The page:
Vaccine manufacturers should consider updating vaccine composition to include the Omicron strain, according to the WHO Technical Advisory Group on COVID-19 Vaccine Composition (TAG-CO-VAC).
The independent and multidisciplinary group of experts, which includes the Kirby Institute’s Professor Raina MacIntyre, have today published a series of recommendations on vaccine composition in Nature Medicine.
“The current challenge with COVID-19 vaccines is that they were developed based on the first strain of the virus in 2020, which is quite different to what is currently circulating,” says Professor Raina MacIyntre. “Whilst the vaccines continue to protect well against hospitalisation and death, the newer variants ‘escape’ the protection of vaccines more than the original virus did, and so COVID-19 is spreading more easily.”
The TAG-CO-VAC analysed the cross-neutralisation data, which reveals the likely effectiveness of the vaccine against the virus for the existing variants of concern and how effective it will be against ongoing emerging variants. They looked at the data following infection or vaccination in people with varied prior exposure to SARS-COV-2 antigens.
“The TAG-CO-VAC is advising vaccine manufacturers and regulatory authorities to consider updating vaccine antigen composition by including Omicron. Updated vaccines against the Omicron variant are now available as a bivalent booster in Australia,” says Professor Raina MacIntyre. “All adults in Australia can now access the bivalent booster as a 5th dose if they’ve not had a COVID-19 booster or confirmed case in the past six months, and it is strongly recommended for those 65 years and over or adults aged 18-64 years with medical risk factors.”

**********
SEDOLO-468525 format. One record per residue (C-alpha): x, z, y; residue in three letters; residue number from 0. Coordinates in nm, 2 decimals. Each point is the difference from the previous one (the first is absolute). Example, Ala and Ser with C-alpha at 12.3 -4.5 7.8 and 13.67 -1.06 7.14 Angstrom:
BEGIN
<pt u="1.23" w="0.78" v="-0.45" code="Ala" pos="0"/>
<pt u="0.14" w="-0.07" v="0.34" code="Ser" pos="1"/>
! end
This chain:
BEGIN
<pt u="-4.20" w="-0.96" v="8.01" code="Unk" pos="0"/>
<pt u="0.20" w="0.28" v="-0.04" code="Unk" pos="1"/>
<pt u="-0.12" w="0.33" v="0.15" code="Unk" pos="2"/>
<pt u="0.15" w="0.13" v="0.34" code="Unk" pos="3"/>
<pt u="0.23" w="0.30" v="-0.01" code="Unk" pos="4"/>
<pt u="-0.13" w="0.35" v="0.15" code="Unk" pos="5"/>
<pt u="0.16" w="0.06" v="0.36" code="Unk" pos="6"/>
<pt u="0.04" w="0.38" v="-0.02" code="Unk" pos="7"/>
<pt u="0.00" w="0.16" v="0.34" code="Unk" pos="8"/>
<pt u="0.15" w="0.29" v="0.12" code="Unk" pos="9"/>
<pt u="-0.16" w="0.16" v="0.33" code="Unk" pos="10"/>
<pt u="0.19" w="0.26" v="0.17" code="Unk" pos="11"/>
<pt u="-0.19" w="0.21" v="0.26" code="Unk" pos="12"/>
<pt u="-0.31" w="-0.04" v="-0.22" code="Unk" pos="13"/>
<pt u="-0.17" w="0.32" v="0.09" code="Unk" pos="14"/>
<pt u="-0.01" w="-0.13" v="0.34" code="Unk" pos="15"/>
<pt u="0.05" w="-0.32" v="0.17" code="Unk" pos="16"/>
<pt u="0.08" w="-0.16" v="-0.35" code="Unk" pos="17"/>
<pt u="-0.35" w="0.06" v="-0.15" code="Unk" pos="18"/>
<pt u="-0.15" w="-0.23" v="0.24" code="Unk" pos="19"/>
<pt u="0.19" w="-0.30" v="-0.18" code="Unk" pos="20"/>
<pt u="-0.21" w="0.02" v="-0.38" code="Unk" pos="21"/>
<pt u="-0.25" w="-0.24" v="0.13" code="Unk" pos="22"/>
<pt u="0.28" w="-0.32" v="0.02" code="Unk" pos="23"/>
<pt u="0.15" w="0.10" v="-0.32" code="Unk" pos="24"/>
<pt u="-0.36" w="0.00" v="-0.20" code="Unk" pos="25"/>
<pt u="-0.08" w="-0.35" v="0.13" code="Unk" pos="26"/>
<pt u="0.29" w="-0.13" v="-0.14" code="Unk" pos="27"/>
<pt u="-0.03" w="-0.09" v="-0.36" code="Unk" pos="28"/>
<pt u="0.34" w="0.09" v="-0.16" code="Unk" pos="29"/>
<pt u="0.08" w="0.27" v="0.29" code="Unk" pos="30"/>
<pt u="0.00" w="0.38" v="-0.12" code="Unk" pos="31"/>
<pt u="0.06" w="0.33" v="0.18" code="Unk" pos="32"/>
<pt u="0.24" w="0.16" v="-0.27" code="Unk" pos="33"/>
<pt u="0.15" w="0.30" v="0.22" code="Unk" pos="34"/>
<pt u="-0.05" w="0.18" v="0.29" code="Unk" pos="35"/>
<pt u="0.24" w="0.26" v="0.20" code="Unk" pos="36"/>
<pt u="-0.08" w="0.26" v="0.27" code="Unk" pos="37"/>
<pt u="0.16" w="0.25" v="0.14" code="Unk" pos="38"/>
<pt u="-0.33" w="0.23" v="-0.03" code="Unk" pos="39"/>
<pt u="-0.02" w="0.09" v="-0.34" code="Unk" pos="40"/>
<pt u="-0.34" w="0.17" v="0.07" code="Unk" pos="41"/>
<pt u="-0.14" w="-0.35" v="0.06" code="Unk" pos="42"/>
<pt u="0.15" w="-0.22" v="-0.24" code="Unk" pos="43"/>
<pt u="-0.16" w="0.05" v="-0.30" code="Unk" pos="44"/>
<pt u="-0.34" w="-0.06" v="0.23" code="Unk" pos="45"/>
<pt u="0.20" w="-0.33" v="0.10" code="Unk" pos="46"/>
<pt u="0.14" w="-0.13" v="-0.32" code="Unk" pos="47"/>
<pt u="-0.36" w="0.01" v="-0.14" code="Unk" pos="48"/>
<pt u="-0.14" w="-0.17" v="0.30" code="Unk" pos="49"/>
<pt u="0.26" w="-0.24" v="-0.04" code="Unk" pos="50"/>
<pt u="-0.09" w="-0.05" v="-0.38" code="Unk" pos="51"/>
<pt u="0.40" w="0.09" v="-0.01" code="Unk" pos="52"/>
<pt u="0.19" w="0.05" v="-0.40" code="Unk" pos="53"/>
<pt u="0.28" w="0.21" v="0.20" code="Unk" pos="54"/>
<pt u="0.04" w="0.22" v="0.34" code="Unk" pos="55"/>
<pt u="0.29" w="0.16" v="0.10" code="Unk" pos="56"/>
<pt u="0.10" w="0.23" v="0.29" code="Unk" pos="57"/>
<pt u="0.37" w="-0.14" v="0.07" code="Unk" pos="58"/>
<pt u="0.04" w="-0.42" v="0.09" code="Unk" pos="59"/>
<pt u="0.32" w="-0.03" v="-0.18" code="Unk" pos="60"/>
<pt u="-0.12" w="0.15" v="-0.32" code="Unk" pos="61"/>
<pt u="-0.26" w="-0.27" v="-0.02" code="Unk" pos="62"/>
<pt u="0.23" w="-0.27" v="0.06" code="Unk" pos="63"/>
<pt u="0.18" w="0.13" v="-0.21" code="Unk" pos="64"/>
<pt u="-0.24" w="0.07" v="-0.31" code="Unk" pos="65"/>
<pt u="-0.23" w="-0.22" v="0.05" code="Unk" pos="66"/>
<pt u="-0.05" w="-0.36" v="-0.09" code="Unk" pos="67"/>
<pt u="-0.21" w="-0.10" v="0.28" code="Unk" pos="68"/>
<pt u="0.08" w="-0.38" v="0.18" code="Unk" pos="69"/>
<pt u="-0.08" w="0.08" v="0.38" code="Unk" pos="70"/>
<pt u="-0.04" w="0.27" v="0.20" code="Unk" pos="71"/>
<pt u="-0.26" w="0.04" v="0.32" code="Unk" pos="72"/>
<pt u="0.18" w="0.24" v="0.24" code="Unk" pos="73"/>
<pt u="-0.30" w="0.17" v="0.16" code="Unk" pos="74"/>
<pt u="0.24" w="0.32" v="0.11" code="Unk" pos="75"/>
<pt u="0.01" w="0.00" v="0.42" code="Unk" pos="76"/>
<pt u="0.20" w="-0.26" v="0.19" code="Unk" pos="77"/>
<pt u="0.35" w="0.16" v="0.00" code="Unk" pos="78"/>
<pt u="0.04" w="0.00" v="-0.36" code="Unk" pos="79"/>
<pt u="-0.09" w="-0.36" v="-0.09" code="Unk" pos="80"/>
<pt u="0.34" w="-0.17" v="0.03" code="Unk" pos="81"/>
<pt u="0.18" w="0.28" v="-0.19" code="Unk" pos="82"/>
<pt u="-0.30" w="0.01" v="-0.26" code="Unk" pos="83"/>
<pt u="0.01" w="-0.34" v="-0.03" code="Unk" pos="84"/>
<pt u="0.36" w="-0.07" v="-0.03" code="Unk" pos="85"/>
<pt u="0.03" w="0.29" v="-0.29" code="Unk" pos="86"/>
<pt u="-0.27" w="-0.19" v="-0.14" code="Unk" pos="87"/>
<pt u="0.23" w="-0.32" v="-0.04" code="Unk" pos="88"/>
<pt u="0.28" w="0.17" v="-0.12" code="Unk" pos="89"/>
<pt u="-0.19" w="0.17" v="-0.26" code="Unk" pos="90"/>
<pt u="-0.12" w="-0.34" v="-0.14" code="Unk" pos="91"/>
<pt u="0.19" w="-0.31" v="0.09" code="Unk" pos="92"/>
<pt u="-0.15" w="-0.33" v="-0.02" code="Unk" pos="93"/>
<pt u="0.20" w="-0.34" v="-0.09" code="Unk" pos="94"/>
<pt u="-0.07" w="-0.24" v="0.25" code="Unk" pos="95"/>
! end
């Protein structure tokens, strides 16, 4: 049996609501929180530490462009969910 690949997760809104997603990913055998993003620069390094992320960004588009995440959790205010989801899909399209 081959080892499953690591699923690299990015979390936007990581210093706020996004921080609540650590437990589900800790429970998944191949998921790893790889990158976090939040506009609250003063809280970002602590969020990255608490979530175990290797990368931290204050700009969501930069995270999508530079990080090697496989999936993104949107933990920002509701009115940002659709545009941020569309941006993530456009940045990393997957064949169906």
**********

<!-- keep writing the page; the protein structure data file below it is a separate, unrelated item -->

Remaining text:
“Importantly, the primary objective of vaccination is protection against severe disease, and against this objective, the current vaccines continue to perform very well. The bivalent booster, however, can give better protection.”
However the experts caution that this ‘variant-chasing approach’, while effective for now, may not be sustainable in the long-term.
“Given the uncertainties of how the virus will evolve over time, we need to continue exploring other approaches to vaccination. Some intra-nasal vaccines in development are showing promising signs of immune protection. Universal vaccine approaches, like that one currently being explored by the Garvan and Kirby Institutes which target a part of the virus that is less likely to change over time, may be the answer,” says Prof MacIntyre.
Other recommendations included better and country-specific data collection and the importance of testing and genetic surveillance.